Highlights from the last week of China business news: Billionaires galore in two rich lists released this week; new major military postings, apparently with a conflict in Taiwan in mind.
The week in lists
It’s been a week of records and rankings in the China business world. First, Forbes published its China rich list, placing 26-year-old Yang Huiyan at the top of it. Then, another eponymously named wealth index, the Hurun Report (after the Chinese name of founder – and Forbes alum – Rupert Hoogewerf), also named the young Ms Yang China’s richest individual. But there were seismic shifts in the lists as a whole. Previously populated by mere multi-millionaires, they are now dominated by billionaires. All 40 people ranked by Forbes are in the 10-figure league, while Hurun says China now has 108 billionaires, a more than 700% jump over last year’s figure. If Hurun is right, it also makes China home to the second-largest population of wealth-mongers (or is that “high net-worth individuals?”) on the planet, behind the US. And no wonder the Chinese are fattening their bank accounts. The A-share market closed at a new record high as soon as it reopened after the weeklong National Day break, and another on Wednesday, breaking 5,800. And China tops the global IPO list, with US$30 billion raised so far this year. In certain other rankings, however, China fares less well. Transparency International’s corruption perceptions index placed China 72nd out of 180 countries, tied with India – and that’s with an improved score from years past.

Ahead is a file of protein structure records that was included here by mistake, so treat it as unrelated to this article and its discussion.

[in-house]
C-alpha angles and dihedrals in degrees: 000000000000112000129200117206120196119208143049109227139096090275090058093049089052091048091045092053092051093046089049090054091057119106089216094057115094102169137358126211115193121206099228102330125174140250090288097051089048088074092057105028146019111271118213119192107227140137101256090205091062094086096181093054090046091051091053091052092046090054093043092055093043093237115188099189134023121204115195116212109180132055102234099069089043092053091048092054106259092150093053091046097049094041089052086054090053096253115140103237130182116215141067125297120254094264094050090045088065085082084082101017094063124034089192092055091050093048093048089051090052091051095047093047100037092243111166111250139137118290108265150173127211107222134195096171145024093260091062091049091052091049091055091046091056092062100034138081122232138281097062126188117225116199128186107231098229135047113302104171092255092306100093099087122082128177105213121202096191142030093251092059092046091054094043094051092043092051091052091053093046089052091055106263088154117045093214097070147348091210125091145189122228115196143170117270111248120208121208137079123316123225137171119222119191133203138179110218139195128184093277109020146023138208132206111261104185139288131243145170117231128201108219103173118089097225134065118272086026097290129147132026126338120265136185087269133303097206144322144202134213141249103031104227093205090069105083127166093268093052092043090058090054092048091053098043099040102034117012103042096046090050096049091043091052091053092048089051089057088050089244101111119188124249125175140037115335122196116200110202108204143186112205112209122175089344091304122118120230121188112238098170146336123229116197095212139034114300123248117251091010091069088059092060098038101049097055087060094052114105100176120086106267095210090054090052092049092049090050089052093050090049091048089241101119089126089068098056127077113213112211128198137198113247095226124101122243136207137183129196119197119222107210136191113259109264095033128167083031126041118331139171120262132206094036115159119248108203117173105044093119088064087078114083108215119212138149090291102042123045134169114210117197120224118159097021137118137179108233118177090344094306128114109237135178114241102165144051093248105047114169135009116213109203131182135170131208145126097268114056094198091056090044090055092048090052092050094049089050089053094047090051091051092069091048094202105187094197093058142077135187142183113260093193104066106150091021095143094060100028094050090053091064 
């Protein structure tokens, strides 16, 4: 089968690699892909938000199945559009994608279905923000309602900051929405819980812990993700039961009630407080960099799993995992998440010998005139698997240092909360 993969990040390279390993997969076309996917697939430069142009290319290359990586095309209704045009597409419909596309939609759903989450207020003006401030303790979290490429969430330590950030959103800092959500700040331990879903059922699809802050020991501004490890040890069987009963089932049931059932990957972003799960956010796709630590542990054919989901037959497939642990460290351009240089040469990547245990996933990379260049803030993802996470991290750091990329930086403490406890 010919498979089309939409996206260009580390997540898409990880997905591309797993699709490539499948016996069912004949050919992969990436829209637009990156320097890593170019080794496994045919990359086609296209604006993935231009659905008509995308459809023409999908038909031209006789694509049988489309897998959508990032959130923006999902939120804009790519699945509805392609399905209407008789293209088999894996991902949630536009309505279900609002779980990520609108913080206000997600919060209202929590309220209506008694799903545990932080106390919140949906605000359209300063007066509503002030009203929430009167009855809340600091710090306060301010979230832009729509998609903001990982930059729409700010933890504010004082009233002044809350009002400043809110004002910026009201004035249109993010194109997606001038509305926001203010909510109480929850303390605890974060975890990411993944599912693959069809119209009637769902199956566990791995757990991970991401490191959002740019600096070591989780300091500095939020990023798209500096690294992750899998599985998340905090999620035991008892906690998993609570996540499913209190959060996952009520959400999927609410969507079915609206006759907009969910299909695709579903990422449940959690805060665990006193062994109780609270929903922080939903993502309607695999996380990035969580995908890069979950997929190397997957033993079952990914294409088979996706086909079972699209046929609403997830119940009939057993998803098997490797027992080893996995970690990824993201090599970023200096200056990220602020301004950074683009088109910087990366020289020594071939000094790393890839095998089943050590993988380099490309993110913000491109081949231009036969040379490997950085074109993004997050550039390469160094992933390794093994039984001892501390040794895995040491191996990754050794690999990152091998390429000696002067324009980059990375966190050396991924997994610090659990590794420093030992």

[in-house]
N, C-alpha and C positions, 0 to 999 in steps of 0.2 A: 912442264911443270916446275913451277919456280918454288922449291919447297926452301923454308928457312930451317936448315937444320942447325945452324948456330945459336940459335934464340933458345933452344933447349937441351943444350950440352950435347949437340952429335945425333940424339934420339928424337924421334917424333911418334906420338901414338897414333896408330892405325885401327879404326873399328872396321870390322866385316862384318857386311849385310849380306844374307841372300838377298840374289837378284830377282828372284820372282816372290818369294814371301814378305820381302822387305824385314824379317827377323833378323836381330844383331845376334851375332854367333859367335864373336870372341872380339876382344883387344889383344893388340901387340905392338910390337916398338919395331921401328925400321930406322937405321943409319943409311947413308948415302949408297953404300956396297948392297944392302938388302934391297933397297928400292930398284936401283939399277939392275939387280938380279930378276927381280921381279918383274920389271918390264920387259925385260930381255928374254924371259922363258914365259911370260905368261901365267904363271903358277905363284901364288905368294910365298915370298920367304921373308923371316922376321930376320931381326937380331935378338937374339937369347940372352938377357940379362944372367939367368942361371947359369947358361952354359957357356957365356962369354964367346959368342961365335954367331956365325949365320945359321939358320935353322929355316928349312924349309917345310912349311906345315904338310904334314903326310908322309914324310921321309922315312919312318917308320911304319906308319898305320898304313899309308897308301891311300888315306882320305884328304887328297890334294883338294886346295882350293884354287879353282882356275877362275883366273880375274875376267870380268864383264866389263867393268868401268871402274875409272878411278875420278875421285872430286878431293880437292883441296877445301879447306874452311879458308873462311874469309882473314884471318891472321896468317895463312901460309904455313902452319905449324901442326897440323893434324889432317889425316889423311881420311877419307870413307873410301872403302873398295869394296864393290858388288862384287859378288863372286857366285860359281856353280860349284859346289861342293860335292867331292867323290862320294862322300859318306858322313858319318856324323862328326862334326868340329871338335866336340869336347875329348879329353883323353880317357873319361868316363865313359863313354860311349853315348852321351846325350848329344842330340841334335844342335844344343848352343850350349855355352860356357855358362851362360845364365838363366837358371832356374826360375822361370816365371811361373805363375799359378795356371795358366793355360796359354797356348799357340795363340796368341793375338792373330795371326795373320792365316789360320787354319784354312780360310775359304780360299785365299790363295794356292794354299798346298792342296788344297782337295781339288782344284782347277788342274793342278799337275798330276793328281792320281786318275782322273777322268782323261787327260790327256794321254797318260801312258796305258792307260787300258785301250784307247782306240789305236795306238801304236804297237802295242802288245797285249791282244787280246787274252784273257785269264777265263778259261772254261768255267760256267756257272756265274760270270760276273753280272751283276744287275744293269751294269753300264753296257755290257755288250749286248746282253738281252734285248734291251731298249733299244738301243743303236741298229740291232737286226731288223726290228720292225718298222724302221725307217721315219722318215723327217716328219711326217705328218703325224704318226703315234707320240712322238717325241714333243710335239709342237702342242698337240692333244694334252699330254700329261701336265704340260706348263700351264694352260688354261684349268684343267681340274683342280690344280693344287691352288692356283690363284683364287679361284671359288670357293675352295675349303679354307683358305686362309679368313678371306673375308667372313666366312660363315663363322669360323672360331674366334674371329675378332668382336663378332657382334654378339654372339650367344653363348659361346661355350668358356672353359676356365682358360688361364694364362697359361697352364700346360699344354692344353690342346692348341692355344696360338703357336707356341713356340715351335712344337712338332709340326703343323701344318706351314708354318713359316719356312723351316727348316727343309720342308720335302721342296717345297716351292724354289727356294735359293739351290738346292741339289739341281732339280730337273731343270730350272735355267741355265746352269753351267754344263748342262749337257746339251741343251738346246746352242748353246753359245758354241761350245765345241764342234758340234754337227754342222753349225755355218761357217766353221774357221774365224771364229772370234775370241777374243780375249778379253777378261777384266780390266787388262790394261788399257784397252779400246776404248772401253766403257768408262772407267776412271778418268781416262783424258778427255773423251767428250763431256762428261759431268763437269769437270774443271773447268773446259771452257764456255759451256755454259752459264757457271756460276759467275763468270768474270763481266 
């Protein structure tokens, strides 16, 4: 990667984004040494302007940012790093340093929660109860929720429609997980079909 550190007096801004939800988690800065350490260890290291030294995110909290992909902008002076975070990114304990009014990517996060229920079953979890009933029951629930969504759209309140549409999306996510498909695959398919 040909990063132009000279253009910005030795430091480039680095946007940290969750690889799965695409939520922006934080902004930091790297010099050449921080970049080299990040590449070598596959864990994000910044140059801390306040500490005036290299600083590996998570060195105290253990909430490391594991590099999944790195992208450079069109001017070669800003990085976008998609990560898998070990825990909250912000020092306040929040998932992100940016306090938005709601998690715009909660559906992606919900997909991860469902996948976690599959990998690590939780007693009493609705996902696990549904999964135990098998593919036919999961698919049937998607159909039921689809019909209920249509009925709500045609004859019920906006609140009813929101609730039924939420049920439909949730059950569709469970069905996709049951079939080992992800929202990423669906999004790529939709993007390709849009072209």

Who’s worried about Taiwan?
The New York Times’ David Lague seems to be paying special attention to China’s official military newspaper, the Liberation Army Daily, lately. He wrote two pieces about major events within the opaque military based on clues gleaned from the official organ. Taiwan is top of mind for the armed forces, as four senior military officers with experience in planning for combat with the Taiwanese have been promoted ahead of the Party Congress (which convenes October 15 – mark your calendars!). The army’s General Chen Bingde was promoted to chief of the general staff, which means he oversees daily operations of China’s armed forces. However, the move was kept at a low profile – no official announcement about it has been made, and Chen’s new post was mentioned only in passing in a small Liberation Army Daily report. It is also unknown where his predecessor, Liang Guanglie, will be moved, although he is expected to become the new defense minister. Meanwhile, Taiwan held its first National Day military parade in 16 years, which prompted the LAD to run a story on China’s powerful air defense radar network, which it claims can also be used for “offensive” purposes. Subtle, very subtle.
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